Bolsonaro exceeded expectations in Brazil’s first-round vote. But the odds are still against him | Opinion

There is no question that Brazil’s incumbent right-wing President Jair Bolsonaro did much better than expected in the Oct. 2 first-round elections, and that he now has the momentum. But I will be surprised if he defeats his leftist rival, former President Luiz Inácio Lula da Silva, in the Oct. 30 runoff.

Granted, we can’t rely on the polls; they were disastrously wrong on the first-round results. Brazil’s biggest polling firms had predicted Lula would win by a margin of almost 15 percentage points and that he could even exceed the 50% he needed in the first round to avoid a runoff.

Instead, Lula won 48.4% of the vote against Bolsonaro’s 43.2%, with the remaining candidates getting a total of about 8%.

Both Lula and Bolsonaro have plenty of ammunition to try to discredit each other over the next few weeks.

Bolsonaro has suggested he may not accept a defeat, raising doubts about his democratic credentials, and environmental groups accused him of destroying the Amazon forest. Lula presided over a corruption-ridden government between 2003 and 2010, and himself spent 580 days in jail on corruption charges before he was freed by a Supreme Court ruling.

Regardless of what the polls will say in the coming days, mathematics is on Lula’s side. The former president will only need to win over an additional 1.6% of voters to be elected in the second round, whereas Bolsonaro would need to increase his support by nearly 7%.

In addition, the candidates who got the third and fourth most votes in the first round, Simone Tebet and Ciro Gomes, are not expected to support Bolsonaro in the runoff.

In an Oct. 3 newsletter, the Eurasia political-risk consulting firm said there is a 65% chance that Lula will win in the second round. His lead in the runoff election “is likely to grow by 1-2 points, given the breakdown of the remaining candidates,” Eurasia’s Latin America director Christopher Garman wrote.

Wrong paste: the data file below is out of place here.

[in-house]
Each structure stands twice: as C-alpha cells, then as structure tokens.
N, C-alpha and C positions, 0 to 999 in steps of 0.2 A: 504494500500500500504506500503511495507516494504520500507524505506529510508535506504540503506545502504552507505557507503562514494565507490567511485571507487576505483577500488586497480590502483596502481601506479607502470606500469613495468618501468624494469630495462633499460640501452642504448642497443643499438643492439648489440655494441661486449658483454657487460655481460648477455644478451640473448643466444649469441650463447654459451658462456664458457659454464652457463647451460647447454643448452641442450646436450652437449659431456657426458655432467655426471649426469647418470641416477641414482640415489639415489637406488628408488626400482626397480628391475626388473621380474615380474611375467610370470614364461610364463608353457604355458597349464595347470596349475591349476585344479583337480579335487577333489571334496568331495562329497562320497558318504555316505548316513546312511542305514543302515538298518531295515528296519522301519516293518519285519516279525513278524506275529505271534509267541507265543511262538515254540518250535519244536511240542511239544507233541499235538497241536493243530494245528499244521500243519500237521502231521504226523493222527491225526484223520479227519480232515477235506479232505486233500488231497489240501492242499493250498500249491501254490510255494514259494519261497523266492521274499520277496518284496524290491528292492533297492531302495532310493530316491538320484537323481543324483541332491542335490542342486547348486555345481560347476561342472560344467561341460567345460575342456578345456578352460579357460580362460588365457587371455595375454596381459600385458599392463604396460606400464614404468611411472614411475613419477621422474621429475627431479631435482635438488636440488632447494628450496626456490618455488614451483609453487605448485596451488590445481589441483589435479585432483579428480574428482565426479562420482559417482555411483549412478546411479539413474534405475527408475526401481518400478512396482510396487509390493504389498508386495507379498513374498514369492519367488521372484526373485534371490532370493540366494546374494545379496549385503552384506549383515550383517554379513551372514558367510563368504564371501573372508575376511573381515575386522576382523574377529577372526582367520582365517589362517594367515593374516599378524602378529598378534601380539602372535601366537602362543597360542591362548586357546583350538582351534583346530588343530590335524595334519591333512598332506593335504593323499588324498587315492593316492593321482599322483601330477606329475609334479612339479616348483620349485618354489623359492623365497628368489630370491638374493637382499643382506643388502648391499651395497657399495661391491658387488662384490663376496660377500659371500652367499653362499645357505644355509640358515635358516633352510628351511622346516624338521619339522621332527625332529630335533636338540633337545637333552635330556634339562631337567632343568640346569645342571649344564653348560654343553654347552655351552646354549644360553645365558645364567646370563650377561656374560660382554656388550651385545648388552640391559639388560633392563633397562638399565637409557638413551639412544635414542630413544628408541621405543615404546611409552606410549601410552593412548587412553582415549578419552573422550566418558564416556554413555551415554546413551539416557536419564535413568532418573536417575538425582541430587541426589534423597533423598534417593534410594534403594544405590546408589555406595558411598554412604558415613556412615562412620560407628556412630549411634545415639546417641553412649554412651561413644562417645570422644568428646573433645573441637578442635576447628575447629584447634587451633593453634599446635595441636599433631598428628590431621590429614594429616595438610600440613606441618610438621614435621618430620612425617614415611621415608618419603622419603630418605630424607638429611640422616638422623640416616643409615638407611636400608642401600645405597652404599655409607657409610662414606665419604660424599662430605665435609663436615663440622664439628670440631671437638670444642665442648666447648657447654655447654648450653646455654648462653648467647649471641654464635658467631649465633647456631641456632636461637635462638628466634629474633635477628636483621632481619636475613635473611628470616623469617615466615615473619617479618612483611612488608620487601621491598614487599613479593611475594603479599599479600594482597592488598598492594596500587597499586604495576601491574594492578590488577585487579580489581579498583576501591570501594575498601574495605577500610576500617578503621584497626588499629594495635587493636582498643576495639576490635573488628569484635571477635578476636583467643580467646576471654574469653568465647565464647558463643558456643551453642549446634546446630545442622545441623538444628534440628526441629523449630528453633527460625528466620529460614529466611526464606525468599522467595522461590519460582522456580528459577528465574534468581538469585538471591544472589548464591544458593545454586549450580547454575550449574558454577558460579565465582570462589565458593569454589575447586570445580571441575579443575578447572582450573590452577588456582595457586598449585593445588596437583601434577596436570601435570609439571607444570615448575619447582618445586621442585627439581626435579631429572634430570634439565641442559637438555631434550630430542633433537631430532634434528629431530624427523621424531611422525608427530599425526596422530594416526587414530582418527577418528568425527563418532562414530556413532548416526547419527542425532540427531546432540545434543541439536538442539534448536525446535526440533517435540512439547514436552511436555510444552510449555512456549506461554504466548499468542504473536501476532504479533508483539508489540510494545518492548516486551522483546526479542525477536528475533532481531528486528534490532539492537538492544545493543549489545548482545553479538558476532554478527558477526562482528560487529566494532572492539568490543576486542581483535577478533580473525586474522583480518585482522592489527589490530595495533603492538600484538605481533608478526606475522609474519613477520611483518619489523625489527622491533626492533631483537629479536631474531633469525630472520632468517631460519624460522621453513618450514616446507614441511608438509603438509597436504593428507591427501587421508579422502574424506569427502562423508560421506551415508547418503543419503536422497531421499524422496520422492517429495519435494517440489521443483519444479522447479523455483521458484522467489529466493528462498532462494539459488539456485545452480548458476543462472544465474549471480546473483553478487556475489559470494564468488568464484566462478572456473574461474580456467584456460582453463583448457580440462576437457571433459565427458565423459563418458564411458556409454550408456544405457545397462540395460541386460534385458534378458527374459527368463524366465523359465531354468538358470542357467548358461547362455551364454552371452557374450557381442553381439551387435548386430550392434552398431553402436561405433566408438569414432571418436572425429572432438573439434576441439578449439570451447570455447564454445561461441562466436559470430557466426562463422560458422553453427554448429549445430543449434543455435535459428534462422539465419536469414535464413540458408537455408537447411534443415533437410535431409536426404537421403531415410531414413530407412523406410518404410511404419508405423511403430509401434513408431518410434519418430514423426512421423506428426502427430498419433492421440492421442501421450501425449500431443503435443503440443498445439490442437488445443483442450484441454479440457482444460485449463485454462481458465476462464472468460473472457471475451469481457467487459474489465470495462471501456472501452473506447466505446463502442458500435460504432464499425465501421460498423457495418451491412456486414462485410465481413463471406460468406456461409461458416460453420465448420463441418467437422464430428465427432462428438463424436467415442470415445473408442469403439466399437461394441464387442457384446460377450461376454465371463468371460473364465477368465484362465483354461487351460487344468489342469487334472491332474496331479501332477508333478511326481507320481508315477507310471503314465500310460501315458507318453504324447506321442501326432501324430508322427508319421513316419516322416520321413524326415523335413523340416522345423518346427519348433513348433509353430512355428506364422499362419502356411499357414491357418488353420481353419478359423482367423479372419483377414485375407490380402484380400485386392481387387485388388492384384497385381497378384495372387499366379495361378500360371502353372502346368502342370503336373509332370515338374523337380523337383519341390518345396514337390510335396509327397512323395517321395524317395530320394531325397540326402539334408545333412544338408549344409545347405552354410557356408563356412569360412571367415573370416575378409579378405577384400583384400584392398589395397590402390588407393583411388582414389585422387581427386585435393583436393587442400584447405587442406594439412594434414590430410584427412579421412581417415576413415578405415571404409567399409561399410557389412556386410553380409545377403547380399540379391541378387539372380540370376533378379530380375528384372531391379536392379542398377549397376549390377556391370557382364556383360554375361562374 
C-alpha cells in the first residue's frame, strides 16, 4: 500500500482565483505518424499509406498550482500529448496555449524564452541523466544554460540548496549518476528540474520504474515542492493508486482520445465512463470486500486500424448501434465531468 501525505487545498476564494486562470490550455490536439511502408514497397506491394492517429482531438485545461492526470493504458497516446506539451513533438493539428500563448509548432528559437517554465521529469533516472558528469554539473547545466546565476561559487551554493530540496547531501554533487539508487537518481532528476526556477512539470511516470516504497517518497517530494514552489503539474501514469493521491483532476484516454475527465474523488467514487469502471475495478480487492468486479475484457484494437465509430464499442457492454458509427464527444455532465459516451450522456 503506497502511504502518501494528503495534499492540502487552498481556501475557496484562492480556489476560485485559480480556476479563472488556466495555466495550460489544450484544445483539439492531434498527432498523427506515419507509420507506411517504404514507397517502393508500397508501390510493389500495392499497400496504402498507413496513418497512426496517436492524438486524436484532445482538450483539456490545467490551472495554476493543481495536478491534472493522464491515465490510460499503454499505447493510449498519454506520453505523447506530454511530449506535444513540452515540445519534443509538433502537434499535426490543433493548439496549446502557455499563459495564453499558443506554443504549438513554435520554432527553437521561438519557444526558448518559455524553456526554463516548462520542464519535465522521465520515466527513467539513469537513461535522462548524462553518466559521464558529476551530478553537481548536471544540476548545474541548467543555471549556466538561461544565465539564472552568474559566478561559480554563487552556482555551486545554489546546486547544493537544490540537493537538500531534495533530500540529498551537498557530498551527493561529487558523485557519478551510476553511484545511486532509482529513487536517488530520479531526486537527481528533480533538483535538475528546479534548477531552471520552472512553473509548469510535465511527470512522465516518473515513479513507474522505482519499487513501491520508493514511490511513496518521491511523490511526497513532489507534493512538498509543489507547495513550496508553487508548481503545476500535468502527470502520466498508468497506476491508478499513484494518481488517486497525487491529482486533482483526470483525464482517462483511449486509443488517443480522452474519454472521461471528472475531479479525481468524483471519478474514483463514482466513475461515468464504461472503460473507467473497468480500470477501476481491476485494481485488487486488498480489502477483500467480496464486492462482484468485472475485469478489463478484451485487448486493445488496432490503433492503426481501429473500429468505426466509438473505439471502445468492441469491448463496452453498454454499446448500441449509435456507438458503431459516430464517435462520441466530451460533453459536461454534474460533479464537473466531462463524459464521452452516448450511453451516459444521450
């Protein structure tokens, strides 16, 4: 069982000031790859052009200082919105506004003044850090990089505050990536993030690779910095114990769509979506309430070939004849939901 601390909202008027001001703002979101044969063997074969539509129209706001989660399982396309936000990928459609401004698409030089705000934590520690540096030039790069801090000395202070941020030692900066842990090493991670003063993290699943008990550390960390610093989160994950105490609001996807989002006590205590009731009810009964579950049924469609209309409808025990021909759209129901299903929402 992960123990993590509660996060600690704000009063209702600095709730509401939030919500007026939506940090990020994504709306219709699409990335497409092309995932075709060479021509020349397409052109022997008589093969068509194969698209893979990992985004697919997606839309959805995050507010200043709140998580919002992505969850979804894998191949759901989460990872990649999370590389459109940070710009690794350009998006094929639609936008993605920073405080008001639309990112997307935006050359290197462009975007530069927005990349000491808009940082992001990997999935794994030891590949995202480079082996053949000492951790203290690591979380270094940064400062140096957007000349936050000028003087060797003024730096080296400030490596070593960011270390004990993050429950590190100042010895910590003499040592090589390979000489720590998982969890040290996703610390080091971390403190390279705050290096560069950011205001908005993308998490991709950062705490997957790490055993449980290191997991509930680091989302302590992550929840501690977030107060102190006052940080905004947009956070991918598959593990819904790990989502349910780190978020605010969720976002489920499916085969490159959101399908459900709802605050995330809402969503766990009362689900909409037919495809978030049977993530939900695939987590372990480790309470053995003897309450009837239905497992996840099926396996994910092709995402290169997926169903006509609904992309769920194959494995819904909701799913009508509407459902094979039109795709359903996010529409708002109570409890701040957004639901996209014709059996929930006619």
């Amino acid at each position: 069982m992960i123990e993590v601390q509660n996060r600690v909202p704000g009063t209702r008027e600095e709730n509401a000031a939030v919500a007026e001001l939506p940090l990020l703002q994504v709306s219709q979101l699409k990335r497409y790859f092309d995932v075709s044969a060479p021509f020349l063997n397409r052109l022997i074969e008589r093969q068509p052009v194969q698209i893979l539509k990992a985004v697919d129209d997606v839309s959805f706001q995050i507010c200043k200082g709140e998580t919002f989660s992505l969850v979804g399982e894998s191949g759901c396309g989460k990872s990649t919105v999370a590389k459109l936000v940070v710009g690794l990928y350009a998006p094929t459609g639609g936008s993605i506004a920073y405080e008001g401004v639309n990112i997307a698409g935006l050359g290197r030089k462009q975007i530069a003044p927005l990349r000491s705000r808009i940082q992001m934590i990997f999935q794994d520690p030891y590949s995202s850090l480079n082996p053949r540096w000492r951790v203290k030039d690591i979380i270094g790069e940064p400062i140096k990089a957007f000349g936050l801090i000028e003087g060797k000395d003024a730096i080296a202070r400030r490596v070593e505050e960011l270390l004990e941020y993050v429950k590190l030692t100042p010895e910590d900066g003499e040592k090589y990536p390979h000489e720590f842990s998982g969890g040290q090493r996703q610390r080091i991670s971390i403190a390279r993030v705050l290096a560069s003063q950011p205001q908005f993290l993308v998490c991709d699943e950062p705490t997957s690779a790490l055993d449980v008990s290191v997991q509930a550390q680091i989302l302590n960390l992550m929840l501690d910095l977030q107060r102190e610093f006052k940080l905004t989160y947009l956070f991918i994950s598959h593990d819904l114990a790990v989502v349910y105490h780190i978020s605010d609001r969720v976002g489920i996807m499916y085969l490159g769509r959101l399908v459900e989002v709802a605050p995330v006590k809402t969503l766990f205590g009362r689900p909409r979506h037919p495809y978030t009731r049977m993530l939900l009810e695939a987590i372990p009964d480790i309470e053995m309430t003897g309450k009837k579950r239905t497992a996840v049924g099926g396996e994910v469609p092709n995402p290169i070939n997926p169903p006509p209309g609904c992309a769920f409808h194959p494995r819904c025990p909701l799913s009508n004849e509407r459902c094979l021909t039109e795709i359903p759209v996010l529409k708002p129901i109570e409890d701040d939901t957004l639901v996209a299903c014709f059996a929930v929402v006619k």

Bolsonaro supporters say pundits got it all wrong in the first round, and are getting it wrong now.

First, even though he came in second in Sunday’s vote, Bolsonaro now is seen as a winner. That could help him draw more support from among those who didn’t vote on Oct. 2.

Second, Bolsonaro will benefit from the support of key officials, such as the newly reelected governor of Minas Gerais, the country’s second most populated state. Romeu Zema, the state’s governor, said Monday that he will support Bolsonaro in the presidential runoff.

Third, a slowly improving economy may help Bolsonaro in the weeks remaining before the runoff. The country’s economy is expected to grow between 2.9% and 3.2% this year, and unemployment has fallen below 9% for the first time in seven years.

“Most analysts in Brazil think this is a 50-50 race now,” former Brazilian ambassador to Washington Rubens Barbosa told me. “But I still think that Lula will win, because Bolsonaro would need eight to nine million additional votes to win. That will be very hard for him.”

If Lula wins the second round, he may have to govern with an opposition congress. The pro-Bolsonaro right wing Liberal Party won 99 seats in the 513 seat lower house of Congress, up from 77 it had until now, and will become the largest single bloc in Congress.

But while a powerful right-wing bloc in Congress would probably keep Lula from imposing some economic policies that the business community opposes, it may not have a big impact on foreign-policy issues.

“There’s a general consensus that Brazil’s Congress has little influence over foreign policy,” Anthony W. Pereira, head of Florida International University’s Kimberly Green Latin American and Caribbean Center, told me. “Congress tends to refer foreign-policy issues to the foreign minister, because most legislators think that talking about foreign policy does not win any votes.”

It’s still possible that Lula could make a big mistake between now and Oct. 30, or that Bolsonaro could get unexpected good economic news that would bolster his numbers. But, barring major surprises, the odds right now are that Lula will win.

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